Kaycha echoed a similar outlook, “I’ve learned to embrace my natural beauty and work with what God gave me.”
Maintenance is the second biggest aspect of being natural outside of the initial decision to return one’s hair to its natural glory. The ladies had a variety of answers when asked about their go to protective styles. Niara opted for Havana twists, Kaycha similarly chose two strand twists. Sandra favored braiding styles. Chanel stated her preference for crochet braids. And Brittanie chose a loose bun. All the ladies also agreed about the importance of trimming one’s hair, a process that often causes anxiety about losing hair length.
Going natural is synonymous with the phrase natural hair journey because of its highs and lows. YouTube tutorials can often cause frustration when trying to re-create seemingly easy styles or growing methods. When asked about a particular hair styling fail, Sandra comically shared, “My natural fail was probably the period in between when my hair wasn’t long enough to style, but too short to braid. So I tried to use some frizz control….more like OUT OF CONTROL! “
Brittanie also shared her learning experience, “Yes, there’s been times when I have put too much product in my hair and destroyed the look because of white flakes. I have taken a style down too early due to my hair still being wet.”
I concluded my interviews with the wonderful naturals by asking them to share their advice to women just starting out on their natural journey. Niara offered these words of wisdom, “Be patient and respect your journey. Your hair will have its own unique set of needs and challenges. The product or protective style that worked miracles for one person may not be what you and your hair need. There’s going to be a lot of trial and error because curls can be unpredictable. I’ve noticed my hair being affected by seasons, humidity, stress levels; even by the water I wash it while I’m traveling. It’ll take time to figure out what works and then it may not work forever.”
Kaycha advised,” My warning for new naturals is to make sure that they love their decision. I’ve had family who liked when I went natural and also family who didn’t, but it helped to know that it was what I wanted to do and I found ways to embrace it.”
Brittanie supported taking chances,” I would say play around with your hair and see what works. Also, go to YouTube for inspiration because there are a lot of people there that are in the natural community.”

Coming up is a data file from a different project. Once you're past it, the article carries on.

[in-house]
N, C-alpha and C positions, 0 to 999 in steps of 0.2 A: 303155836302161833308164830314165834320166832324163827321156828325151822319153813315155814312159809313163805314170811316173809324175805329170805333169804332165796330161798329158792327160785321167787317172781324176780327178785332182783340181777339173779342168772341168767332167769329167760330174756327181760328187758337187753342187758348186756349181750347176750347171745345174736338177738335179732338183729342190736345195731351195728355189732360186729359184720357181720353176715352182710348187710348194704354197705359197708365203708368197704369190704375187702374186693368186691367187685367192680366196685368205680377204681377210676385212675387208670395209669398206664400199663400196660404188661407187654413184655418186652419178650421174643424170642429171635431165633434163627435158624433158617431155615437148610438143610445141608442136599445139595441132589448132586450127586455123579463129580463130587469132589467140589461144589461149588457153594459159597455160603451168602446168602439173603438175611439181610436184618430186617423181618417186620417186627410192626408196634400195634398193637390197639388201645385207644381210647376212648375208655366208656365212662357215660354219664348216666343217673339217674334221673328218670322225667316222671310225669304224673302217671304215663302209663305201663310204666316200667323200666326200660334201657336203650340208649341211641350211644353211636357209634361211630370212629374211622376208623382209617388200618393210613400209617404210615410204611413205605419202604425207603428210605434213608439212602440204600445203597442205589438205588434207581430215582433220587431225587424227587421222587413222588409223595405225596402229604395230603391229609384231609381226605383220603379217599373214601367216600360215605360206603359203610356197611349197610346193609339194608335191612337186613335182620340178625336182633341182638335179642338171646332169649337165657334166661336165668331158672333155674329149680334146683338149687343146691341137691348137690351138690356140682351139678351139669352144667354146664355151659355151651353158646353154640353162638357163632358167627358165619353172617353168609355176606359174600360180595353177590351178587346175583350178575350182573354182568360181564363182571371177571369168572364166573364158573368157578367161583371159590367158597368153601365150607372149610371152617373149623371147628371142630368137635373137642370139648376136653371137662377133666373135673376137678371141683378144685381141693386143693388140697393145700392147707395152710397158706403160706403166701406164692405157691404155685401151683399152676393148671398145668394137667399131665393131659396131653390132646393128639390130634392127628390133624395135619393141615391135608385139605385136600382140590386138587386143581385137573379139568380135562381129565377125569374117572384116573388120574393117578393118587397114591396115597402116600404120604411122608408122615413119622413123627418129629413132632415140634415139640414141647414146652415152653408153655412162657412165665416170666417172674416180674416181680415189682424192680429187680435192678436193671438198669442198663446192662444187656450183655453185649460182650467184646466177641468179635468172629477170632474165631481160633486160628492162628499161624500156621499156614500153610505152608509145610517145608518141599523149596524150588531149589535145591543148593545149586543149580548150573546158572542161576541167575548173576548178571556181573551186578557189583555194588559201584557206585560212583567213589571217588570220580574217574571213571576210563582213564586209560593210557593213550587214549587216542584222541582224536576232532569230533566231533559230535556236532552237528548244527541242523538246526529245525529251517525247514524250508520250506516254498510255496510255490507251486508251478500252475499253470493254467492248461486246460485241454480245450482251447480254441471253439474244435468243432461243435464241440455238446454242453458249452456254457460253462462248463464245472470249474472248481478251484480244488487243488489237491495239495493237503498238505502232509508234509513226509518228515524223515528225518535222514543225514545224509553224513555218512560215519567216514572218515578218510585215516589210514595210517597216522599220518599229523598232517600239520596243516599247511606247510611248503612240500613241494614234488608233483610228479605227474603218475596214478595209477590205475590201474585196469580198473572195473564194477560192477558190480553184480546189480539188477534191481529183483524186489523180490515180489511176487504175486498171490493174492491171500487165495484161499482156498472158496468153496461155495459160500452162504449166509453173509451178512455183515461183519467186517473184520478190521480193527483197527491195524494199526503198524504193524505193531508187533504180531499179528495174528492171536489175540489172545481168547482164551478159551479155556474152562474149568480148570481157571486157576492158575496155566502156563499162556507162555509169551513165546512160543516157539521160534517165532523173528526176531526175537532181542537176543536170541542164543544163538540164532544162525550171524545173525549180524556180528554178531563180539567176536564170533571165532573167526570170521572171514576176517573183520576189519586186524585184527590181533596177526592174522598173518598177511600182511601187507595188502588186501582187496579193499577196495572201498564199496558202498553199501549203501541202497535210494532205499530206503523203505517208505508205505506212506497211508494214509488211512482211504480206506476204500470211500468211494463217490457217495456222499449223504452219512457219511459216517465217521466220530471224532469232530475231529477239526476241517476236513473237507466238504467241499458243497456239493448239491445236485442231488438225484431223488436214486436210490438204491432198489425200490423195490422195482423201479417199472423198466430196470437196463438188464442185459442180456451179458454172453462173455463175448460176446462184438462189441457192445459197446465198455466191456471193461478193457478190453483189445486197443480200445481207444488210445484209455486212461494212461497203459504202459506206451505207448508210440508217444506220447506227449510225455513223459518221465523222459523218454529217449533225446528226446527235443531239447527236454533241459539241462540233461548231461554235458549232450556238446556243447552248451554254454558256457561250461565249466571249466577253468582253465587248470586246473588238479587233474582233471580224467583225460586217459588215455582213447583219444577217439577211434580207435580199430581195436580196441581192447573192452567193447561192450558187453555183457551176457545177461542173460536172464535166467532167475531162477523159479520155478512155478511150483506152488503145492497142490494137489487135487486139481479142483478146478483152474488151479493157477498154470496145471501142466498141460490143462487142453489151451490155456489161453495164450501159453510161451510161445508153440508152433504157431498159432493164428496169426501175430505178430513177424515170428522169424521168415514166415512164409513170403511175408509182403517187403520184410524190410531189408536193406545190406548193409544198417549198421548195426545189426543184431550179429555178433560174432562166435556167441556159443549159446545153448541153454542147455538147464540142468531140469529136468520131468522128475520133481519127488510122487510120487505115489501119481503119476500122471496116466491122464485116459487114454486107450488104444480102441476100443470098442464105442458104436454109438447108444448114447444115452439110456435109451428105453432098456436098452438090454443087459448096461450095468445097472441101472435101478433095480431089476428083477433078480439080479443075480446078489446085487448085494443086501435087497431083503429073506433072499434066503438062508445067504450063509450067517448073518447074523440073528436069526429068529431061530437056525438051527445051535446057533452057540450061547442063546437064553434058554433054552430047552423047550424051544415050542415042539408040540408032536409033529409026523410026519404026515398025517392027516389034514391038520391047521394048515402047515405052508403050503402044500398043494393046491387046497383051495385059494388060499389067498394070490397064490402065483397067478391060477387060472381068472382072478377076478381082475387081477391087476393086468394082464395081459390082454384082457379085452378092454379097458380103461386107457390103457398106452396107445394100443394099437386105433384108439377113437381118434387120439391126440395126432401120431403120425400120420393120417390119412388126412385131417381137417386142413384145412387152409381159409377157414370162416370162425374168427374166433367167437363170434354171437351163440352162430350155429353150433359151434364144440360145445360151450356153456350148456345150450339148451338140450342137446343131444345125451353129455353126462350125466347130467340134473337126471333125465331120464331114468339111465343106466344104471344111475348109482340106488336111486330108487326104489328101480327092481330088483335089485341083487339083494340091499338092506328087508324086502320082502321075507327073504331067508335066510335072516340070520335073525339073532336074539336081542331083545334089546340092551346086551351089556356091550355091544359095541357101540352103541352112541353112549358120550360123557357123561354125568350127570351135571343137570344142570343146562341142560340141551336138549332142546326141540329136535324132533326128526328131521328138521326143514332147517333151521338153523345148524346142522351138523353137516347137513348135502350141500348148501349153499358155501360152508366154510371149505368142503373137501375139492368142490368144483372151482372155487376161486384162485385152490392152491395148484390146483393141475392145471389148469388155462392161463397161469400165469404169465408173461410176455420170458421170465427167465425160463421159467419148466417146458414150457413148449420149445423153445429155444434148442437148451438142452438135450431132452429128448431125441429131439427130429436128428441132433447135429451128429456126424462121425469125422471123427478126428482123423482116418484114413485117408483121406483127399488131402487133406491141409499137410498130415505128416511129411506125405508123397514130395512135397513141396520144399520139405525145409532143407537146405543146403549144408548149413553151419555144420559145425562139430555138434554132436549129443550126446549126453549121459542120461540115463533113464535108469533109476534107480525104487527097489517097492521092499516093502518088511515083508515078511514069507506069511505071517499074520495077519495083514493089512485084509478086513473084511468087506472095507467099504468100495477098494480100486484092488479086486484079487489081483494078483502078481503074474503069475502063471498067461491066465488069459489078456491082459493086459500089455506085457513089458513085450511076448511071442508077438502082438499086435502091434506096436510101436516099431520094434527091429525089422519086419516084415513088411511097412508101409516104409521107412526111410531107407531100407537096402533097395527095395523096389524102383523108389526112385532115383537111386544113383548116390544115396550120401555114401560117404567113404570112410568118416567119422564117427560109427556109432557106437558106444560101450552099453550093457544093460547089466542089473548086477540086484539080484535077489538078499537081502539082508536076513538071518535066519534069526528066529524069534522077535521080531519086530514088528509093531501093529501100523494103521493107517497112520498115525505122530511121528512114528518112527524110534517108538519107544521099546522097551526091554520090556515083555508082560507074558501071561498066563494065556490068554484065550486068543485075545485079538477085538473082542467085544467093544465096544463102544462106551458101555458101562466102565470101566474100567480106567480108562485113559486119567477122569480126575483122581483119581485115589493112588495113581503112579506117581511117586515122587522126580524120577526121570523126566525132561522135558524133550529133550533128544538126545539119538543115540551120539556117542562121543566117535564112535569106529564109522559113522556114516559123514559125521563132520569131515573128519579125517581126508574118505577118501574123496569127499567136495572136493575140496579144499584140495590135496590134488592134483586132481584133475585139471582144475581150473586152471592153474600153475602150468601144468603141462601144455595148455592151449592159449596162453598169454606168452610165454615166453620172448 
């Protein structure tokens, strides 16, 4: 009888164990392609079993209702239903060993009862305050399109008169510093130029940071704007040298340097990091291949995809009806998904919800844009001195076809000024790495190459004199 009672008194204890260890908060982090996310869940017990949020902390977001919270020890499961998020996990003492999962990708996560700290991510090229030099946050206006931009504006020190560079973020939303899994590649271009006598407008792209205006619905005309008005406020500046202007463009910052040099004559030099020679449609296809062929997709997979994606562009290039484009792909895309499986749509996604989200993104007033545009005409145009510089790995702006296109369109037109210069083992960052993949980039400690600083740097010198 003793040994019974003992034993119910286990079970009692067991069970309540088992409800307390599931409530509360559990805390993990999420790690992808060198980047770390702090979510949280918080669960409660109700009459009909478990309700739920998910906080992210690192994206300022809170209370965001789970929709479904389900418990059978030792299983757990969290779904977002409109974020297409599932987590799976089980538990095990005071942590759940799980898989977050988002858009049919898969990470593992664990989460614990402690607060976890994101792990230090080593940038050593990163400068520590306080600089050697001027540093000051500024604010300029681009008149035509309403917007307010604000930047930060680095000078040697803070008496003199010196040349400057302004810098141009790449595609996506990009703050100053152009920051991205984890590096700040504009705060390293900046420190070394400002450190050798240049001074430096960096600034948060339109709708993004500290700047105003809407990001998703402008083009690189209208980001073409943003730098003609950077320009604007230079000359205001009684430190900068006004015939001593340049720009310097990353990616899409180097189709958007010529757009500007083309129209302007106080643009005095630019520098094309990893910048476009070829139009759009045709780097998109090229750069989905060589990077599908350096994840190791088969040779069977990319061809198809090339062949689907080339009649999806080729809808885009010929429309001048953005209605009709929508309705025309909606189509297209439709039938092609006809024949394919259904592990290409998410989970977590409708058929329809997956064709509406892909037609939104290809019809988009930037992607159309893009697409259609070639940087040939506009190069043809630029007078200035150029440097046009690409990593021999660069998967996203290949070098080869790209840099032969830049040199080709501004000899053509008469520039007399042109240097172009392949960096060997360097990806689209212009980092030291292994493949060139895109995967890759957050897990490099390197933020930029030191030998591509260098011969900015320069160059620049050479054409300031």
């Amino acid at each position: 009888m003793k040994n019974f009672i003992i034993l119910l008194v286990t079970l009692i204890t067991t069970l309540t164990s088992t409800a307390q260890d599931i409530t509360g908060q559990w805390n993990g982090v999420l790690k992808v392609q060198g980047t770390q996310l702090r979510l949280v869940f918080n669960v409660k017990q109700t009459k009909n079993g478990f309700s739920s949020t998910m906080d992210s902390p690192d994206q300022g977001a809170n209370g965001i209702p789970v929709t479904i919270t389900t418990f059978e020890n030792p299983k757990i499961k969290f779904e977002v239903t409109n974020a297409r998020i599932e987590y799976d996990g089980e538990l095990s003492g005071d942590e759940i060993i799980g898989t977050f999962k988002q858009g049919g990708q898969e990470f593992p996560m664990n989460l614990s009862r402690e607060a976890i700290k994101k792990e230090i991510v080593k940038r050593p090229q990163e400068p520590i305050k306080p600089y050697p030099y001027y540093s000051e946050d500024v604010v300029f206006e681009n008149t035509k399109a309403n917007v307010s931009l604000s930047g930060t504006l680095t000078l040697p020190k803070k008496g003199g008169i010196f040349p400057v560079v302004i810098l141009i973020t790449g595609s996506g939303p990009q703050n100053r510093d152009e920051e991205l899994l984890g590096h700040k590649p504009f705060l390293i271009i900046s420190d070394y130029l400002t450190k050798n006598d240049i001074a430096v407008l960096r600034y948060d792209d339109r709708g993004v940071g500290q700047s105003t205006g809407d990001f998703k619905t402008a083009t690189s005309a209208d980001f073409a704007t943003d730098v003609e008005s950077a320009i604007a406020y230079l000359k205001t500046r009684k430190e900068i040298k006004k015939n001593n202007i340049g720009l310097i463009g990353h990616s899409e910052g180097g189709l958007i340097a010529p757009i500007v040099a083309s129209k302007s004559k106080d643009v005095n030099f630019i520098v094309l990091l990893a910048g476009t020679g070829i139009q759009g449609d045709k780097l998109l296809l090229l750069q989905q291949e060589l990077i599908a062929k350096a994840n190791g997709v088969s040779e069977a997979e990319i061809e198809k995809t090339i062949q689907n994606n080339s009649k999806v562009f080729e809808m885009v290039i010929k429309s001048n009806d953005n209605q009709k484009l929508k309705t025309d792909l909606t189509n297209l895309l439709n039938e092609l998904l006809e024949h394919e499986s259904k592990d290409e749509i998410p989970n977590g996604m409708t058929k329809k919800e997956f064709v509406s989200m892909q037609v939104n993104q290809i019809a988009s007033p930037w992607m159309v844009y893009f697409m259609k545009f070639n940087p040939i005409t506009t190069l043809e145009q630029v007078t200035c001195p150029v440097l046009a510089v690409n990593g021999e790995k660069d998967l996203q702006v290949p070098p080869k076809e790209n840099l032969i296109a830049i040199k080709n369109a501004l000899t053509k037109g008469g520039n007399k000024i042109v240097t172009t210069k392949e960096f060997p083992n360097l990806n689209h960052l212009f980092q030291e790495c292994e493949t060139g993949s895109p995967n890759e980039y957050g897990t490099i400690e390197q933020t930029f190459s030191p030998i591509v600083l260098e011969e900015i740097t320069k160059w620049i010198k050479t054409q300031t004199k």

Sandra provided a warning, “I did not use heat for a year and it helps so much! Deep conditioning is always your friend. Conditioning before shampoo is actually better for you hair. Embrace it!”
Lastly, Chanel encourages new naturals to never give up.
These ladies are prime examples of the richness in experience of the journey of a natural. They shared common triumphs and learning experiences. Learning to love oneself in the natural state means taking a stand against prejudice and bias. Hair is a dynamic subject because it is intertwined with the black identity and has been throughout history. If you are a natural, newly or ongoing reading this article, I hope these accounts will give you the encouragement to continue on your journey.
Bankhead, T. and Johnson, T. (2014). International Journal of Education and Social Science. [online] Ijessnet.com. Available at: http://www.ijessnet.com/wp-content/uploads/2014/11/10.pdf [Accessed 30 Jun. 2018].
D, E. (2015). Satirical Study Claiming Naturals Have Lower Self Esteem Causes Uproar… But Was It a Good Joke?. [online] BGLH Marketplace. Available at: https://bglh-marketplace.com/2015/04/the-satirical-perception-of-black-women-and-natural-hair-too-soon/ [Accessed 30 Jun. 2018].
GRIGSBY BATES, K. (2018). NPR Choice page. [online] Npr.org. Available at: https://www.npr.org/sections/codeswitch/2017/02/06/512943035/new-evidence-shows-theres-still-bias-against-black-natural-hair [Accessed 30 Jun. 2018].